A Retiring Federal Lawyer’s Tips on Resisting TrumpBy
Interior attorney tells staffers to ‘stand your ground’
Advises former co-workers to document, appeal to watchdogs
Before closing his 30-year career as a U.S. government lawyer last week, Eric Nagle delivered parting advice to his colleagues now working for Donald Trump: "You serve the president, but you don’t serve his every whim."
On the day he retired from the Interior Department, Nagle authored a widely forwarded e-mail counseling colleagues on how they could best resist from within during these "troubled times": documenting objections, appealing to the inspector general or publicizing their concerns through the press.
"Much that we have worked for seems in peril," Nagle, who specialized in endangered species law in the department’s Portland office, wrote in his Feb. 16 e-mail. "Don’t allow ‘alternative facts’ to trump solid scientific data."
In an interview Thursday, Nagle confirmed he wrote the missive, which was was obtained by Bloomberg News after it circulated both within and outside the department and was shared on social media. The tenor of the message, which began with a quote from Martin Luther King Jr., underscores the unease among some rank-and-file government employees over the Trump administration’s direction.
Scientists, analysts and lawyers at the Environmental Protection Agency lobbied against the choice of Scott Pruitt to lead the department through phone calls to their senators and social media. The union representing agency employees launched an online campaign against Pruitt’s agenda with the banner "Save the EPA." At the Energy Department, employees were so unnerved by a Trump transition team questionnaire seeking the names of workers who worked on climate policy that they leaked the document to reporters.
The episodes underscore the potential problems Trump administration officials could encounter when trying to make pivots in policy, such as the reversal of Obama-era climate regulations. To make sharp shifts the administration will rely on career employees to help justify the changes, and those could be delayed or fought from within.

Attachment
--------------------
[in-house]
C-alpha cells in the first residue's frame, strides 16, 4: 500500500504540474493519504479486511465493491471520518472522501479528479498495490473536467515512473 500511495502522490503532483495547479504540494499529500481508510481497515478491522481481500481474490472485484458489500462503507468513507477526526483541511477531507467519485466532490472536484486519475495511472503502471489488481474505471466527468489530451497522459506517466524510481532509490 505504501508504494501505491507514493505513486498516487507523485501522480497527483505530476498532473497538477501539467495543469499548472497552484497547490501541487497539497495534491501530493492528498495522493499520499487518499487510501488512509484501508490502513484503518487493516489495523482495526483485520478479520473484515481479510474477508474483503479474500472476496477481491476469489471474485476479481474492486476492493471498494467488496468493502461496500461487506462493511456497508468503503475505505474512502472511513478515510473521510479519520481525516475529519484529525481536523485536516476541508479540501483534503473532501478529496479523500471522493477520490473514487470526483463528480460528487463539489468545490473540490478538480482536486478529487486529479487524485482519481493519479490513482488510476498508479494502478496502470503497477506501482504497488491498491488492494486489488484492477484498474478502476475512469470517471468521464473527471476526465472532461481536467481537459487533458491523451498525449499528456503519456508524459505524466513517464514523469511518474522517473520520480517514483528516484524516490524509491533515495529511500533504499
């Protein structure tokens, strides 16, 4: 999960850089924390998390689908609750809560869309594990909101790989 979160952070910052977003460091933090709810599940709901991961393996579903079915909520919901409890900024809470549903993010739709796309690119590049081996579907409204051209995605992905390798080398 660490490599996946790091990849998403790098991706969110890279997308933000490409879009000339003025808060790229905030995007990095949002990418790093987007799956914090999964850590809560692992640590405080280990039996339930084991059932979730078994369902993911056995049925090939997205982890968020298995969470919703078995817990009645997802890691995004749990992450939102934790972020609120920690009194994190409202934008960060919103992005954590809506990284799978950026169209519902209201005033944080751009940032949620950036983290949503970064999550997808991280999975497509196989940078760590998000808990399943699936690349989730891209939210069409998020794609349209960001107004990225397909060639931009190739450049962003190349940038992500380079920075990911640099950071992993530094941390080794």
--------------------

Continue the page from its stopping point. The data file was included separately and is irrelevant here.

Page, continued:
While some employees may resist, the vast majority of career civil servants "understand that they are there to carry out the decisions that are made by leadership," said Jeff Holmstead, a top EPA official under former President George W. Bush. "The vast majority really do believe in carrying out the law."
Spokesmen for the White House and the Interior Department did not immediately respond to requests for comment. After State Department officials registered their objections to Trump’s earlier ban on immigrants from seven predominantly Muslim nations, White House spokesman Sean Spicer said: “They should either get with the program or they can go.”
Nagle, a Democrat, began his career as a lawyer at the Justice Department under former President Ronald Reagan. He emphasized that he remains hopeful the Trump administration’s Interior Department will "follow the law," but he fears political pressure will be brought to bear on the government’s career civil servants.
Trump has vowed to curtail regulation in order to spur energy production and the economy.
Government lawyers vet whether proposed government regulations and policy actions are defensible, literally putting their names on the documents they believe are legally sound. Nagle asked his former colleagues in the Interior Department’s solicitor office to keep up the scrutiny.
"Don’t allow your name to be placed on a document that you know to be legally indefensible or scientifically unsound," Nagle said. "Document your objections for the record. And remember that you’re not alone. The Department of the Interior’s independent Inspector General is there to protect you. And so far, we still have a free and vigorous press."